For artists of the Folk persuasion in particular, playing in bars is fraught with frustrations. For one thing, they tend to be noisy, with a lot of other (and usually, in my opinion, completely unnecessary) distractions such as tvs broadcasting poker tournaments and occasionally actually real sporting events due to an obsession most owners have with trying to fit the “sports bar” mold. For another, often many of the clientele for Roots-based genres are either older or more genteel of spirit, which also often translates into lower consumption of alcohol —and which means that bar owners are loathe to pay very much, if anything, to performers of that ilk.
But for those of us who grew up when the drinking age was 21 and who were exposed to the magic of live music long before we turned that ancient age, shows were first experienced in a setting in which alcohol was never seen. Does anyone else out there remember coffee houses? They were the salons of the Sixties, where not only Folk artists but also poets and many other creative types first took a magic carpet ride on a magical mystery tour of musical wonder.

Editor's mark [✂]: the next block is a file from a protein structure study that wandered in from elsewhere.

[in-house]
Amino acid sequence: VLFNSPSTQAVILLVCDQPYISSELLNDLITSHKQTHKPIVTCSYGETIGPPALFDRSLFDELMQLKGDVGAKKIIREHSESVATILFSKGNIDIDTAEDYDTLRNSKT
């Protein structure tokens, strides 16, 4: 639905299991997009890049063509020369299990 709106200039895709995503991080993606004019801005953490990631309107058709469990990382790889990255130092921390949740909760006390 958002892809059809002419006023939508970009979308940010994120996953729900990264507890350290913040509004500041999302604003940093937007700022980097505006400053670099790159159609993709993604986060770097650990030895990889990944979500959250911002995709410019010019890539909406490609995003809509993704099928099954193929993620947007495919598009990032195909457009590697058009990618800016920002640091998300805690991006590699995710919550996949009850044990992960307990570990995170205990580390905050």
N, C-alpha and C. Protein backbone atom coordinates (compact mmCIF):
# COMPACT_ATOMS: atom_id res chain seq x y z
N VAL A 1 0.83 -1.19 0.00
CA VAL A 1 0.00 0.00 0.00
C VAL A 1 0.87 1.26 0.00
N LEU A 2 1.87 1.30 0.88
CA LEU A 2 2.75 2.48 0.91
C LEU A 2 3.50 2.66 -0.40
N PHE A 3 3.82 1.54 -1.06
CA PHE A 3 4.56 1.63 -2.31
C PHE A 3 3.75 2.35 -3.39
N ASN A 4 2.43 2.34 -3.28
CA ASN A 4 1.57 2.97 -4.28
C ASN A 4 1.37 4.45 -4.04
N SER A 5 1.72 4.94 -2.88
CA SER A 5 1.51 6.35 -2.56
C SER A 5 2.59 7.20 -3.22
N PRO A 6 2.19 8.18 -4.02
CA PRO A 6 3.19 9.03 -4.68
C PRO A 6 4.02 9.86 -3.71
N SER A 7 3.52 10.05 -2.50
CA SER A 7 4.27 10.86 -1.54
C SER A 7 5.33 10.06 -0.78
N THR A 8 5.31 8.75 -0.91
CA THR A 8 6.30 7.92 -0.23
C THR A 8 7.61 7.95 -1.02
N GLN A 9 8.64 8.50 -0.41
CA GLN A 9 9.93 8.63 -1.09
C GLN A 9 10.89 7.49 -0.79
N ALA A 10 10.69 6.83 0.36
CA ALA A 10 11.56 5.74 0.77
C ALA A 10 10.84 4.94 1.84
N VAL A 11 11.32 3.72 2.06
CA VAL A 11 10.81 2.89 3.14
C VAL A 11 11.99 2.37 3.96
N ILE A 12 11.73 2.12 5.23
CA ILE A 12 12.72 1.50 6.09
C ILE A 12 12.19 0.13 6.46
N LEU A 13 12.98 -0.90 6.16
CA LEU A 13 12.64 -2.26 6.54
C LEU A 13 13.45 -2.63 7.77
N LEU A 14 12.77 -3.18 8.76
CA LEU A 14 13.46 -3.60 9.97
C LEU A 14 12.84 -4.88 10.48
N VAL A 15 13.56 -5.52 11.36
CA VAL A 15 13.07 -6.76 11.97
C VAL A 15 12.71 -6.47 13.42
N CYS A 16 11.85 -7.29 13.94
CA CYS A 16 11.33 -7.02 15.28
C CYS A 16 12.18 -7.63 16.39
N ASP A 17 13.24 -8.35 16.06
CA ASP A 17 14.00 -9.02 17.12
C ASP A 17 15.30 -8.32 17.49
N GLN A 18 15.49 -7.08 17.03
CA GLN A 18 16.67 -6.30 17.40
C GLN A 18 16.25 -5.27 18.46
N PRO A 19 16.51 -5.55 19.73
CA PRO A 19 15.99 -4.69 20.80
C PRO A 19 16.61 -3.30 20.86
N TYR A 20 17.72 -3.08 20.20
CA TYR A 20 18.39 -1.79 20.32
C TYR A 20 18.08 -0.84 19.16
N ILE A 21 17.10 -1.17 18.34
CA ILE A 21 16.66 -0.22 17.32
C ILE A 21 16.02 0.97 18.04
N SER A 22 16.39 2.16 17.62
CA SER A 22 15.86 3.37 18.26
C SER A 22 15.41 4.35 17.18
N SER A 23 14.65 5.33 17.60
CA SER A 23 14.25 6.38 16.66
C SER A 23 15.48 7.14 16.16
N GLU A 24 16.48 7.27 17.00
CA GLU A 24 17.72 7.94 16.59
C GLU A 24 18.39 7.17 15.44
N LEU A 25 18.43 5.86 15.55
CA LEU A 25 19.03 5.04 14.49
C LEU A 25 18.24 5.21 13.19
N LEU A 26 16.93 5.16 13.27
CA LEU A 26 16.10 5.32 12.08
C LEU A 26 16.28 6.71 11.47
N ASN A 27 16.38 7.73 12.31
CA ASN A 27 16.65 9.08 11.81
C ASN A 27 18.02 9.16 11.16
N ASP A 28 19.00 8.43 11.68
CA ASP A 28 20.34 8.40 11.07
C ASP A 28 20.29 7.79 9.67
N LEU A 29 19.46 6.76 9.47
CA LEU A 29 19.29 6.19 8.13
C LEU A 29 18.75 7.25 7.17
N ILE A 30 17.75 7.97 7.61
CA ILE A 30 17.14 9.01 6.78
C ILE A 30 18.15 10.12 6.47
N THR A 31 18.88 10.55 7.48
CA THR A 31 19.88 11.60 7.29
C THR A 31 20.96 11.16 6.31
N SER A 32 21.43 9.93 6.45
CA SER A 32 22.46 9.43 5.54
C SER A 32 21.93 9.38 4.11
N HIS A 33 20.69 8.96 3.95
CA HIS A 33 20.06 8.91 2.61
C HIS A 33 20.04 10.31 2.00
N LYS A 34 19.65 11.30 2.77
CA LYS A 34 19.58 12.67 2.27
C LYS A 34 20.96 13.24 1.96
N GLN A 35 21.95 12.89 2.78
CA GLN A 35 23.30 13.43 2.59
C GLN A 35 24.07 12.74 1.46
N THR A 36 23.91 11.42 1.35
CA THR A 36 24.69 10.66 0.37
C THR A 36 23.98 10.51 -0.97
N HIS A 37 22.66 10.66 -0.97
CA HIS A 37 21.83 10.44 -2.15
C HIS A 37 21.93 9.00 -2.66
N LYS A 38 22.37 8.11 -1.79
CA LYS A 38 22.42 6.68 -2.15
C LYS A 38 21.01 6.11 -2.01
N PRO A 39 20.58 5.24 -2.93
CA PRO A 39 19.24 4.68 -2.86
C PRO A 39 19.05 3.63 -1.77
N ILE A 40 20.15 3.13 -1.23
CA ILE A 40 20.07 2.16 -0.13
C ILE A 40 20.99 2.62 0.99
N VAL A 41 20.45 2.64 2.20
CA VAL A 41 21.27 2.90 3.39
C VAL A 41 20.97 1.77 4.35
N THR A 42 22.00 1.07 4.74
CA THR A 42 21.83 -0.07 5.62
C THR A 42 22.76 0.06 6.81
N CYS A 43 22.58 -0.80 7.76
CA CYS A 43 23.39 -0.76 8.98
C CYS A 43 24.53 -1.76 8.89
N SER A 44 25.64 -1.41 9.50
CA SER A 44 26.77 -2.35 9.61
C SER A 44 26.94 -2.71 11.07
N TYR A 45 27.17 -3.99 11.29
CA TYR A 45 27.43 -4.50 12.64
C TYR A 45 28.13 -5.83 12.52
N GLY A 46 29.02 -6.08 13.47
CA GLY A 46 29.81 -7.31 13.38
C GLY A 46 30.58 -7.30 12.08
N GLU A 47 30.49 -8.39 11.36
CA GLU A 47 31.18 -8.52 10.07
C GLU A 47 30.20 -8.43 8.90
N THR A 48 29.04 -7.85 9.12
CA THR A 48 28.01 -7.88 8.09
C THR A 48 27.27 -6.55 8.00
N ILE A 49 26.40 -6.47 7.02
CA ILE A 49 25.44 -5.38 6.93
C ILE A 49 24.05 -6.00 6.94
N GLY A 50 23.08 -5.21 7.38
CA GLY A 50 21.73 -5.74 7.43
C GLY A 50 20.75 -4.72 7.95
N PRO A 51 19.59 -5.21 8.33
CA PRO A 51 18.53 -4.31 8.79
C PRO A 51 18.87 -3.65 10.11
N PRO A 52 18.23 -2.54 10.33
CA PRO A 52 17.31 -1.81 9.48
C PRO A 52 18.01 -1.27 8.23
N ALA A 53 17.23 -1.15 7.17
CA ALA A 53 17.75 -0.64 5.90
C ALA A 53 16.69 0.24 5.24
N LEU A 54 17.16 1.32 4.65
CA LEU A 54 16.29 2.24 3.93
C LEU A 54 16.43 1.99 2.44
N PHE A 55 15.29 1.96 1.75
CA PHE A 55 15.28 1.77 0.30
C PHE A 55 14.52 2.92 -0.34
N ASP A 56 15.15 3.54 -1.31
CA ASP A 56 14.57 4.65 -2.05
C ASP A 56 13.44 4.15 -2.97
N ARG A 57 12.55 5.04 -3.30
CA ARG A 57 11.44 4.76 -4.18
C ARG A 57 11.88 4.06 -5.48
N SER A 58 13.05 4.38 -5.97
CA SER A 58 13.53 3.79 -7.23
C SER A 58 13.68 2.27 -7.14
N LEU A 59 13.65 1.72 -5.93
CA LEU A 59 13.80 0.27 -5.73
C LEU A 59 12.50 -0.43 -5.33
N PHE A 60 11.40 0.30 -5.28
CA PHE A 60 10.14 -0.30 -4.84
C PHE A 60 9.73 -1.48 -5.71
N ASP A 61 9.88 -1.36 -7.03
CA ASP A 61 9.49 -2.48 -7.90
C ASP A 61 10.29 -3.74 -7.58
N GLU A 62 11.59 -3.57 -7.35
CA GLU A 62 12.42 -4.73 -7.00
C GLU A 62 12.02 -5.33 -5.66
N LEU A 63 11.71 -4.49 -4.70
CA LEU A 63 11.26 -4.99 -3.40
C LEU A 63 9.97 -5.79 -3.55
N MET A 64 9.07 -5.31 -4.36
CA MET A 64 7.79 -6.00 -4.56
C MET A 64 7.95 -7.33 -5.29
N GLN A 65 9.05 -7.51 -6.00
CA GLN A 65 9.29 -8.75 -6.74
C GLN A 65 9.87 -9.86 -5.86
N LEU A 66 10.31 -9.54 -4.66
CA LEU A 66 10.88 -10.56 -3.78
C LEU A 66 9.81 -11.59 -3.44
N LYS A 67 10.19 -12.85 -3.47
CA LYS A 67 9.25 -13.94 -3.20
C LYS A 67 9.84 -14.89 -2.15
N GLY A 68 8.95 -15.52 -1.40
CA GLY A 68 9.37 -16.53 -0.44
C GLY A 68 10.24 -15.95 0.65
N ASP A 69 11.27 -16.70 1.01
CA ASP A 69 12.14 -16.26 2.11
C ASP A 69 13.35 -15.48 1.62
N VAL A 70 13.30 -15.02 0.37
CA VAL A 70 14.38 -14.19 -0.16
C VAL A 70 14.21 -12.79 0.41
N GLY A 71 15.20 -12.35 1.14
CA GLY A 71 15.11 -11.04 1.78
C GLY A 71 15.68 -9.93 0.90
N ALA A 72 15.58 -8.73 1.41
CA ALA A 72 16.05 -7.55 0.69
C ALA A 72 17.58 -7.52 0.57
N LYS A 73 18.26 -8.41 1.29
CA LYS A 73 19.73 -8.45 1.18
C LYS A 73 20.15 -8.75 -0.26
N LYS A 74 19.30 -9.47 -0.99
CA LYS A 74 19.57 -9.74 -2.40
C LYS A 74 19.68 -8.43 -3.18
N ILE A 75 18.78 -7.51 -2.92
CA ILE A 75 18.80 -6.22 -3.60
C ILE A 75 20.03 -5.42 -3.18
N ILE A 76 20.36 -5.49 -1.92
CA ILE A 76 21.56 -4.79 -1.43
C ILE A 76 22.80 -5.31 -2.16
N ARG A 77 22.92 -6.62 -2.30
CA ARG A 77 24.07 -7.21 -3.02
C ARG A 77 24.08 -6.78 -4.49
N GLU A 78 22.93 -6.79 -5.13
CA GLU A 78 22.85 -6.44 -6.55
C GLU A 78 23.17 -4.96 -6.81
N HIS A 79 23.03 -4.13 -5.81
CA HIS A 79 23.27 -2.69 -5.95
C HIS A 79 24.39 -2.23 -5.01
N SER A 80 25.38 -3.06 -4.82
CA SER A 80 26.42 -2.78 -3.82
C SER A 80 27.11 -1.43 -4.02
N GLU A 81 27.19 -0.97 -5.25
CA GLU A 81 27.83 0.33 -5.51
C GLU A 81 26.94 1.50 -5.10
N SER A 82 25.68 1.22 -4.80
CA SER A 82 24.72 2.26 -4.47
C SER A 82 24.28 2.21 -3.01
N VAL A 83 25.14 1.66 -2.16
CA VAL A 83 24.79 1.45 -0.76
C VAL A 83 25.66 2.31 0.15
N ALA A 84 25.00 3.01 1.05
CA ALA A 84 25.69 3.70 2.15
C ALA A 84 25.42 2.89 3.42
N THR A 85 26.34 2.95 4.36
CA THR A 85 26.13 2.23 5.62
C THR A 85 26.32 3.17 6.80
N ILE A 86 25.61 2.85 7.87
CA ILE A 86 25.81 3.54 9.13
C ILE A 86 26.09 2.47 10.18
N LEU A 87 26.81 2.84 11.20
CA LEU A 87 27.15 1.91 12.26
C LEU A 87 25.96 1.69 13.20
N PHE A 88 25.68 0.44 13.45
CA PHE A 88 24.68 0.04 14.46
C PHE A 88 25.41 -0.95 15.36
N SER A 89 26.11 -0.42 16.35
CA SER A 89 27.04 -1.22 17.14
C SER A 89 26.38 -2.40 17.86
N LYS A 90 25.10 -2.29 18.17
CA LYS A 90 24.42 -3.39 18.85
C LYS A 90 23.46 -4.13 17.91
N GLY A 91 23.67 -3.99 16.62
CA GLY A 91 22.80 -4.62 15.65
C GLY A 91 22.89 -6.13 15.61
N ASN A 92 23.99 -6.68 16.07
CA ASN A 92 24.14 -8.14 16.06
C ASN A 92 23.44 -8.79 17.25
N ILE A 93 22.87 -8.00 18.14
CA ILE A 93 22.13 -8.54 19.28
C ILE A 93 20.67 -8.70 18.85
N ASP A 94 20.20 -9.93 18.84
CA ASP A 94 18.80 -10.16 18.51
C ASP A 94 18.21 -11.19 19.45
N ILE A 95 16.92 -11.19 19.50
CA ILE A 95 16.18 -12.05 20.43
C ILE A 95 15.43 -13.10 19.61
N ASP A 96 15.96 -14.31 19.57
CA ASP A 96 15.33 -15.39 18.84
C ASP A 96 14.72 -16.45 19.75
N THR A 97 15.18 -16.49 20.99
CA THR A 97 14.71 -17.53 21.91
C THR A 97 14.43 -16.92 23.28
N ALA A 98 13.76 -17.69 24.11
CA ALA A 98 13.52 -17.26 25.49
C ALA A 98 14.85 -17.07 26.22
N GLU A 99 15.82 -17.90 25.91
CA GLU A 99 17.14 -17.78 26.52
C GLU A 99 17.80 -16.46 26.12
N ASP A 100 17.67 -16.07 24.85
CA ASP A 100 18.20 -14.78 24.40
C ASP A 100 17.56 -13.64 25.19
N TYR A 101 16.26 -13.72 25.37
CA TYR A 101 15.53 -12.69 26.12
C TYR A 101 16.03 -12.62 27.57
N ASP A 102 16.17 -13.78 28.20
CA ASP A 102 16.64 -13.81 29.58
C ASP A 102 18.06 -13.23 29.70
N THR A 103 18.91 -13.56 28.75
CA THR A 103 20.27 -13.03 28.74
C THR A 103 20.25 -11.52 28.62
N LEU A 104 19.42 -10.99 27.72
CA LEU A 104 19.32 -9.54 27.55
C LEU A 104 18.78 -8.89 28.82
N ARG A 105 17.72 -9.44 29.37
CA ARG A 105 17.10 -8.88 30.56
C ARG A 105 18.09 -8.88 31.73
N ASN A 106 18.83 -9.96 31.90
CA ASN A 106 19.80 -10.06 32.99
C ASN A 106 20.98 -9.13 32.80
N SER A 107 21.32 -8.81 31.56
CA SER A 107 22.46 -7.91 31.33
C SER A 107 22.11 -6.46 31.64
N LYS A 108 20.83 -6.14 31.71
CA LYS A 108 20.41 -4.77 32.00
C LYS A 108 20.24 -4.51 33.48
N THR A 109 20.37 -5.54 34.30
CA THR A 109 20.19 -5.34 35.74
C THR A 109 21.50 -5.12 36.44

As an artist who writes music that has been compared to that of the icons from that time (and who was influenced by them growing up, thanks to her parents) Nicole Coward misses those days —even though they happened before she was born!
So she’s excited to be featured this afternoon at a new café that isn’t trying to appeal to jarheads and that offers live performance as an extra with home-cooked food. Her show at the new St. Germain Café at 1767 Avenue Rd, in the Forest Hill part of uptown TO a few blocks north of Lawrence runs from 1-3, so it’s a perfect brunch outing.
There’s no cover, but, trust me, if you don’t already own a copy of her superb debut cd released last summer [see www.nicolecoward.com] you’ll want to bring along a few extra bucks to pick one up. 17